Wednesday, 12 November 2014

The Origin of the Red Poppy.

Thanks to Gail who, with very little notice from me, wrote this explanation of the Poppy for us.

How did the Poppy become known for Remembrance?



We are all familiar with the red poppy long associated with Remembrance Day, and, in more recent times, Anzac Day. Many of us, however, may not know the story of how this simple flower came to be internationally recognised as a symbol of Remembrance.

The field poppy is an annual wild plant which has grown in many parts of Europe, including France, Belgium and Gallipoli, for generations. It flowers between May and August and its seeds, which are dispersed by the wind, can lie dormant in the ground for a long time. When the ground is disturbed by ploughing in the spring, the seeds germinate and the poppy flowers grow.

Winters in parts of Europe can be bitterly cold, as was the case in the early years of the Great War of 1914-18. Soldiers from both sides had to endure miserable conditions in the trenches which provided some protection from the enemy and less protection from the weather. The ground was muddy from rain and snow, while exploding shells created a mass of craters which distorted the landscape even further.

When the warmer weather of spring arrived on the Western Front in 1915, the poppy seeds germinated as usual in the soil disturbed not by farming but by fighting. The vibrant red flowers stood out in the devastated brown landscape.

In early May of that year, a Canadian soldier, John McCrae, noticed the poppies blooming amongst some recent burials. He was inspired to write the poem In Flanders Fields:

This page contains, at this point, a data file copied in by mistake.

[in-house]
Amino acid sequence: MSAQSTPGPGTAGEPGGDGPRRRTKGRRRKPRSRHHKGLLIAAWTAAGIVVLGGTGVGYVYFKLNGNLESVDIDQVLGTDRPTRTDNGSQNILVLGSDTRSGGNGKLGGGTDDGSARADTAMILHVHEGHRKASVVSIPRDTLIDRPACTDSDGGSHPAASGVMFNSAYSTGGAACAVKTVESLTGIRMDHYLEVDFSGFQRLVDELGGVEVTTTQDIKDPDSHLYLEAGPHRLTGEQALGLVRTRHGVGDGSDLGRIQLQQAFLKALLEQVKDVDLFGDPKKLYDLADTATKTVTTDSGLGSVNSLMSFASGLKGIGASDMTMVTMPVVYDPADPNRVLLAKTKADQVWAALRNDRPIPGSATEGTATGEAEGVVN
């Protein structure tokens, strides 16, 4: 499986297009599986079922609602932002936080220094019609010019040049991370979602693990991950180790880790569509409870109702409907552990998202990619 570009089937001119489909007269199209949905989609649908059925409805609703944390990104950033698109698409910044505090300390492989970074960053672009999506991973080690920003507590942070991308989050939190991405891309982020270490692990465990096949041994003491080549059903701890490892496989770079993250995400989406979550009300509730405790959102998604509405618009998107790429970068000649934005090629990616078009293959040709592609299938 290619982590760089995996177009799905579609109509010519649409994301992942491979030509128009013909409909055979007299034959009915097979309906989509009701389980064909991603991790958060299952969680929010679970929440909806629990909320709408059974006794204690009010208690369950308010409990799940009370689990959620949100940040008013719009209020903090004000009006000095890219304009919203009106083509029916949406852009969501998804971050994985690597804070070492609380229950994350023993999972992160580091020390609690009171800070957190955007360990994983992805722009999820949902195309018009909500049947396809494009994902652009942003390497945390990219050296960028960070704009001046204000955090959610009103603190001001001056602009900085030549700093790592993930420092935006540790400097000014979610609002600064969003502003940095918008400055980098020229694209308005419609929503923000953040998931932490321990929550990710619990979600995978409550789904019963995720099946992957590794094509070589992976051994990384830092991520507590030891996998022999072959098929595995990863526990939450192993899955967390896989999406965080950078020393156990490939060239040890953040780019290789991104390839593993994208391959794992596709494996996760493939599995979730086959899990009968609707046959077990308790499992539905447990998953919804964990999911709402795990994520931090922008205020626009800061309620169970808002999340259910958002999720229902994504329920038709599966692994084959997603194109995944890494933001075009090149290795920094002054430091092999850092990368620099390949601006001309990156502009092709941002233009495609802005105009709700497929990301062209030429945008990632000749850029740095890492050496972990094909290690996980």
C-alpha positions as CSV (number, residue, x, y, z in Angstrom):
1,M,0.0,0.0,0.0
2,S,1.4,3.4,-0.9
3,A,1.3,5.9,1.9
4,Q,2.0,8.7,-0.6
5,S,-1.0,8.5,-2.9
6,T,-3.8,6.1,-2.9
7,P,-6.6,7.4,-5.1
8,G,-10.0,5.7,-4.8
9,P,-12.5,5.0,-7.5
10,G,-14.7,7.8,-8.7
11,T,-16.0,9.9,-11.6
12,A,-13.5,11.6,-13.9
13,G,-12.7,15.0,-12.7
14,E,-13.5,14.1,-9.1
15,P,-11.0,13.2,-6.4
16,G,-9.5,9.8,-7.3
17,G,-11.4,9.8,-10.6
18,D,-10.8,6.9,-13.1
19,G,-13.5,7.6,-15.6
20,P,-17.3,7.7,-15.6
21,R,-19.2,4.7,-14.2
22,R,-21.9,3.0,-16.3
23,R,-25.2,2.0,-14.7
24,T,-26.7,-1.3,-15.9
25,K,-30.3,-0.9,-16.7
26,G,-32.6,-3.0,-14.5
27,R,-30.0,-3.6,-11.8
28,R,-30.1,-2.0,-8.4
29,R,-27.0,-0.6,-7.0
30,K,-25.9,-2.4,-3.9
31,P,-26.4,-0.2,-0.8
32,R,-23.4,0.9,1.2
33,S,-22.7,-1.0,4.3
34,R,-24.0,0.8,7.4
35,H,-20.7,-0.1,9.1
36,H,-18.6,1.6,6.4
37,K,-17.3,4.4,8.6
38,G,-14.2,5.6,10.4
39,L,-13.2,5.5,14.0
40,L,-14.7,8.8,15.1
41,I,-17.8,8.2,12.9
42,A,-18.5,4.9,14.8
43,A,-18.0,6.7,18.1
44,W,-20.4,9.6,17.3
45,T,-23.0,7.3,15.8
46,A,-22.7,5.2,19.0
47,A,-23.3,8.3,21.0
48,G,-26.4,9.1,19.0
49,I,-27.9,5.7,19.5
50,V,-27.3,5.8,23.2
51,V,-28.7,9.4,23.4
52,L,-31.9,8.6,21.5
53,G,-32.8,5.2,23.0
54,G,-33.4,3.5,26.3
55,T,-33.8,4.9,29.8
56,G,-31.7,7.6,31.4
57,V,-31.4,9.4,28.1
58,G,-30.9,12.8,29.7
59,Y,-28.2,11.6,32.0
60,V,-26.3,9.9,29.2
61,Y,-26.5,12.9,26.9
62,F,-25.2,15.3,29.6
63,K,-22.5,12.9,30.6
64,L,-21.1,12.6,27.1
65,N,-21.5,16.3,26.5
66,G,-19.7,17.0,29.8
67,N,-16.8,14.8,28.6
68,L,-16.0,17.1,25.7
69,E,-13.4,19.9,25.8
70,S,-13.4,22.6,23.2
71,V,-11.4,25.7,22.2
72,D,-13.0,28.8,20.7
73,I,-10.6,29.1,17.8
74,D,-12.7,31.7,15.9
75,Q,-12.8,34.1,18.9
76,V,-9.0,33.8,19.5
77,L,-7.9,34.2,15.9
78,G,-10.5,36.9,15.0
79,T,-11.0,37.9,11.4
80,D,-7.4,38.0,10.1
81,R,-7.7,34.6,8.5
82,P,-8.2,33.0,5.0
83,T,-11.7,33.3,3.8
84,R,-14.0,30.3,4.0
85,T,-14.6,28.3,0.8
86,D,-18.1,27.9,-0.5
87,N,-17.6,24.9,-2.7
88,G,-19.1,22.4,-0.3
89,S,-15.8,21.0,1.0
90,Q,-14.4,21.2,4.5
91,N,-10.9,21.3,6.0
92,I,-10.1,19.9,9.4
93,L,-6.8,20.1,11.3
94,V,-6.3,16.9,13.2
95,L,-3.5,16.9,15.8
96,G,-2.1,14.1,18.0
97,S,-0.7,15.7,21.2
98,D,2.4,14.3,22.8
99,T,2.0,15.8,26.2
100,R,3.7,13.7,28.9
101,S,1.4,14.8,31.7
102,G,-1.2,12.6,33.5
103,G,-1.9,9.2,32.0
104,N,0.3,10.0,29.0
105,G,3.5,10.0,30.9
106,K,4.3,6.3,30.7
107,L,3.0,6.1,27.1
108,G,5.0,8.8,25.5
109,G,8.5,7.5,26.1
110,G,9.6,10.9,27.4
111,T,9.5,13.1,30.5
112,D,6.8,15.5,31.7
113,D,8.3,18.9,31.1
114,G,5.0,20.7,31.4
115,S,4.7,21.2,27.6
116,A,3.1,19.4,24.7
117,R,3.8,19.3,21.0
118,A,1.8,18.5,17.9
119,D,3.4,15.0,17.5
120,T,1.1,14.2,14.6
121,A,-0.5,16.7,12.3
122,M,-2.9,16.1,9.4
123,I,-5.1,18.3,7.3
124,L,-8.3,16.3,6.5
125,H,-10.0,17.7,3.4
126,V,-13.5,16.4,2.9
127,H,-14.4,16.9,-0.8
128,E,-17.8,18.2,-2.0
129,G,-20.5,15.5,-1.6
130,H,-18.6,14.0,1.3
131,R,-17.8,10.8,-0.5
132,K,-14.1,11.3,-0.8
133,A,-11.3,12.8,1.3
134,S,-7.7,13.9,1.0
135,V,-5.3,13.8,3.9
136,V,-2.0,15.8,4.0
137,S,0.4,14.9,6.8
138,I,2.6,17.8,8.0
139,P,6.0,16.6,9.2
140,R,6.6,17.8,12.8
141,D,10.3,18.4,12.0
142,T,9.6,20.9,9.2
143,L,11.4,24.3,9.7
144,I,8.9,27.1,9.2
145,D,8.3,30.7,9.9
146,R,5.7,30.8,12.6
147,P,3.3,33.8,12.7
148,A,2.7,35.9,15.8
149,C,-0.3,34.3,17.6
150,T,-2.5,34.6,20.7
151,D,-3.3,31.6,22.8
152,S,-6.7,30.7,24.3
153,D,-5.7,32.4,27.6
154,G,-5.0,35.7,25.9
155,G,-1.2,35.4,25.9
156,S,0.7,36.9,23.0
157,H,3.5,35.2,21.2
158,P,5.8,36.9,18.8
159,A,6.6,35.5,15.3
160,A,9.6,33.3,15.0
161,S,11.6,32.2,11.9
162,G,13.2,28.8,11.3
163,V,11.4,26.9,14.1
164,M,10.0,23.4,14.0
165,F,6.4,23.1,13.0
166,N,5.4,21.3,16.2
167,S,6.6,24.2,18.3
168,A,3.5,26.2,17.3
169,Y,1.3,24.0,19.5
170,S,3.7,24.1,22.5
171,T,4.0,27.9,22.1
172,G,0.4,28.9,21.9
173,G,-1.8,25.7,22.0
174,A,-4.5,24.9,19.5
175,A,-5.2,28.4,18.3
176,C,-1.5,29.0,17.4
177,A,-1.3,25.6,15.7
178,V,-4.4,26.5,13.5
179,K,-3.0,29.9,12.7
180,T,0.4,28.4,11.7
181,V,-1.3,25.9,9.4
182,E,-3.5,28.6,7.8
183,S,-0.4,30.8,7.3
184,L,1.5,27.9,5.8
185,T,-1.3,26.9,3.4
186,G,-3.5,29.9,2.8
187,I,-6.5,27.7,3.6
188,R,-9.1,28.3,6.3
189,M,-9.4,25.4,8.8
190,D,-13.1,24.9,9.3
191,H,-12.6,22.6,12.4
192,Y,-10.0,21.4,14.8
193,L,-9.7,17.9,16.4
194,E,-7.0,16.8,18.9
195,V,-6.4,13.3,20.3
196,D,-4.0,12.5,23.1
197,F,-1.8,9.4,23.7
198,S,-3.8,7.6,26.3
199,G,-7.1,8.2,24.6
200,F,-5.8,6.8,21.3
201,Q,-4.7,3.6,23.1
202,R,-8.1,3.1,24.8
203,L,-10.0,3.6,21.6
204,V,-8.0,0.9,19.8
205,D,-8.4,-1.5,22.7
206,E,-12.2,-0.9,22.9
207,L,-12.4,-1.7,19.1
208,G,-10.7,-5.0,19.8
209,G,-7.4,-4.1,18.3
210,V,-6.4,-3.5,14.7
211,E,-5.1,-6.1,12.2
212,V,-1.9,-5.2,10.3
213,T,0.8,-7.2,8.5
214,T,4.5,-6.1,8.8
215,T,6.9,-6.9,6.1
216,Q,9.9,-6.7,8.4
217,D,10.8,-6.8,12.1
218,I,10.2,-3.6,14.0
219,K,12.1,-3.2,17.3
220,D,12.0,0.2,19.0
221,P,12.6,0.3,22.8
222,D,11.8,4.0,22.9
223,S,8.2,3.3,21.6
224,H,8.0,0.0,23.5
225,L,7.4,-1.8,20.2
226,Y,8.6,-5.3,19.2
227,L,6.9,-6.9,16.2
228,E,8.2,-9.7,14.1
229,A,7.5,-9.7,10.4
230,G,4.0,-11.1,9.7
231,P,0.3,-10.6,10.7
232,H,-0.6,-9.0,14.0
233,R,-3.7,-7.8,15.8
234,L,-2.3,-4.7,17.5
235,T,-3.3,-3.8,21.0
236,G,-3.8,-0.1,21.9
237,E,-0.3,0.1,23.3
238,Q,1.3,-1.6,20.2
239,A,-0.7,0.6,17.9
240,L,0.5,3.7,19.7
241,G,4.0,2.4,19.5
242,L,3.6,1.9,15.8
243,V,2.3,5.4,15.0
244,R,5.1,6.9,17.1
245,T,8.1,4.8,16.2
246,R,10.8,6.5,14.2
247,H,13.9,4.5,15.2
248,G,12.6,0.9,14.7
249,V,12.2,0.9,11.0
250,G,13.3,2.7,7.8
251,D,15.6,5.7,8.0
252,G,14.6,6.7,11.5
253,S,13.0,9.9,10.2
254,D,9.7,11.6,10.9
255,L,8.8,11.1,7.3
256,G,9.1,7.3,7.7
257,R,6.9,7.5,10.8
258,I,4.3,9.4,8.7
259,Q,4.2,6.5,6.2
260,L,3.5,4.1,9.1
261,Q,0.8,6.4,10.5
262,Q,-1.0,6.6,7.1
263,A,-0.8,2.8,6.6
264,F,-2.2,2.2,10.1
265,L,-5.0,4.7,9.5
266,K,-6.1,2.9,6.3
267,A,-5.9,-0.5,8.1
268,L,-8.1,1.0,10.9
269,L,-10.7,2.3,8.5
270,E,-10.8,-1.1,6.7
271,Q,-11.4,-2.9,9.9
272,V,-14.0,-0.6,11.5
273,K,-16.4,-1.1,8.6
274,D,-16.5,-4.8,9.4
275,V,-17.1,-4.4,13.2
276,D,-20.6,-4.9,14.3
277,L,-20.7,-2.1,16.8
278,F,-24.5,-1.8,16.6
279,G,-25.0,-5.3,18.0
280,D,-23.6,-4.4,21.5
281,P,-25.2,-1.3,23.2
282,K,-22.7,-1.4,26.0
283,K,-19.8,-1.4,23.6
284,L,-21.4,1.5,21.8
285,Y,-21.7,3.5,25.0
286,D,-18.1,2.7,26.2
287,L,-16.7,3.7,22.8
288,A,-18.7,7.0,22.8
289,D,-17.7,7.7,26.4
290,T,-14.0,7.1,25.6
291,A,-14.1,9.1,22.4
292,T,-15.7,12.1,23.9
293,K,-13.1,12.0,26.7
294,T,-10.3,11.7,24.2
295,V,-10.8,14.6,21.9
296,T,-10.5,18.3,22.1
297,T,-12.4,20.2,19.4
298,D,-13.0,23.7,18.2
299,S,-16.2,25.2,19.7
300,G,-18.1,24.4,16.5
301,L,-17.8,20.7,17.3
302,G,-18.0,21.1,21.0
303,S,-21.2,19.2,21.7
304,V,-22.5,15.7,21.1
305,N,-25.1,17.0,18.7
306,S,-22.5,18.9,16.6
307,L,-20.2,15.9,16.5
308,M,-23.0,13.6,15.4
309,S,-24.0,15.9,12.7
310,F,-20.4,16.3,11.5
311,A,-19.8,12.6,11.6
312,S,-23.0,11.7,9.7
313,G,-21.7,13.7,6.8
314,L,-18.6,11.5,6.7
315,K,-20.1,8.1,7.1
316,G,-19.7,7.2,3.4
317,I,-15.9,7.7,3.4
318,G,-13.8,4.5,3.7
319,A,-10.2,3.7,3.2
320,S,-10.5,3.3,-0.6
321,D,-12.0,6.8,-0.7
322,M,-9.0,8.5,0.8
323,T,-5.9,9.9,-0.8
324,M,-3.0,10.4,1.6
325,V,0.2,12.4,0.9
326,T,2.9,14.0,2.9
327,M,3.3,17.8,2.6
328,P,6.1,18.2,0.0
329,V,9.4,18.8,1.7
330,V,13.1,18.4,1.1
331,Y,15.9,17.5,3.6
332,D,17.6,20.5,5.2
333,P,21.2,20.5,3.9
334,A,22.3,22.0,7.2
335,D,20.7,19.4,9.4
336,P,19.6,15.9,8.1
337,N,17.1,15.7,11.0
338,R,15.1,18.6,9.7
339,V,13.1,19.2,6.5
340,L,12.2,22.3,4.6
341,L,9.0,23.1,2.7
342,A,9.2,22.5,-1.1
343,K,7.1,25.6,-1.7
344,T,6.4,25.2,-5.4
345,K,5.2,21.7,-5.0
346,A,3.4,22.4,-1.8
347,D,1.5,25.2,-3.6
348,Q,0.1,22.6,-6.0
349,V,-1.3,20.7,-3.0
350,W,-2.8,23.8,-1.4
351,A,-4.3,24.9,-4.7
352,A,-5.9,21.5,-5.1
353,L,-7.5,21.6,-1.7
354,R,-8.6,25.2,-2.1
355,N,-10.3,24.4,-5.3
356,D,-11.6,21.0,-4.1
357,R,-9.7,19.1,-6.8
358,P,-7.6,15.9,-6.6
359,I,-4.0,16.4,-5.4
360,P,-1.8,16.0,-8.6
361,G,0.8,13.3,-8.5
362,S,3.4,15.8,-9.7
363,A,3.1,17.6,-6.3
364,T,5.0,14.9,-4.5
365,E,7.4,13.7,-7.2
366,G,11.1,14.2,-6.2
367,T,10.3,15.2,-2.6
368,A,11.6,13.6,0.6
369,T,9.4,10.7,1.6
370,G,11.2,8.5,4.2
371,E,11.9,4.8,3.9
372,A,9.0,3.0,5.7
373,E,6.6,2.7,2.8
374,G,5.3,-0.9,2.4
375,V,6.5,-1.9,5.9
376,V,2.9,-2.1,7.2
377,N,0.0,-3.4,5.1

In Flanders fields the poppies blow
Between the crosses, row on row,
That mark our place; and in the sky
The larks, still bravely singing, fly
Scarce heard amid the guns below.

We are the Dead. Short days ago
We lived, felt dawn, saw sunset glow,
Loved and were loved, and now we lie
In Flanders fields.

Take up our quarrel with the foe:
To you from failing hands we throw
The torch; be yours to hold it high.
If ye break faith with us who die
We shall not sleep, though poppies grow
In Flanders fields.

The poem was subsequently published. 

On 9 November 1918, two days before the Armistice was declared, an American woman, Moina Michael, read McCrae’s poem and was so moved by it that she decided then to always wear a red Flanders poppy to “keep the faith” and remember those who had died.

She campaigned for the poppy to be accepted as a national symbol of remembrance, but had limited success. She widened the scope of her idea, believing it could be used to help all servicemen who needed assistance in any way for themselves and their families.

Finally, in the early 1920s, success came when several organisations associated with returned servicemen adopted the red poppy. Artificial poppies, made in France by women, children and returned veterans, were sold in the United States, Canada, Great Britain, Australia and New Zealand to raise funds for the rehabilitation of the war-torn regions of France, and for the support of returned soldiers in each of the countries selling the poppies. 
These days, each of the participating countries supplies and sells the poppies for the benefit of its own returned servicemen and women.
          
Sources  (1) (2) (3)

Thanks very much Gail.

Till next time...............keep spreading the word and happy stitching!

Jan-Maree xx

1 comment:

  1. Thank you for this information. A really good read.

    ReplyDelete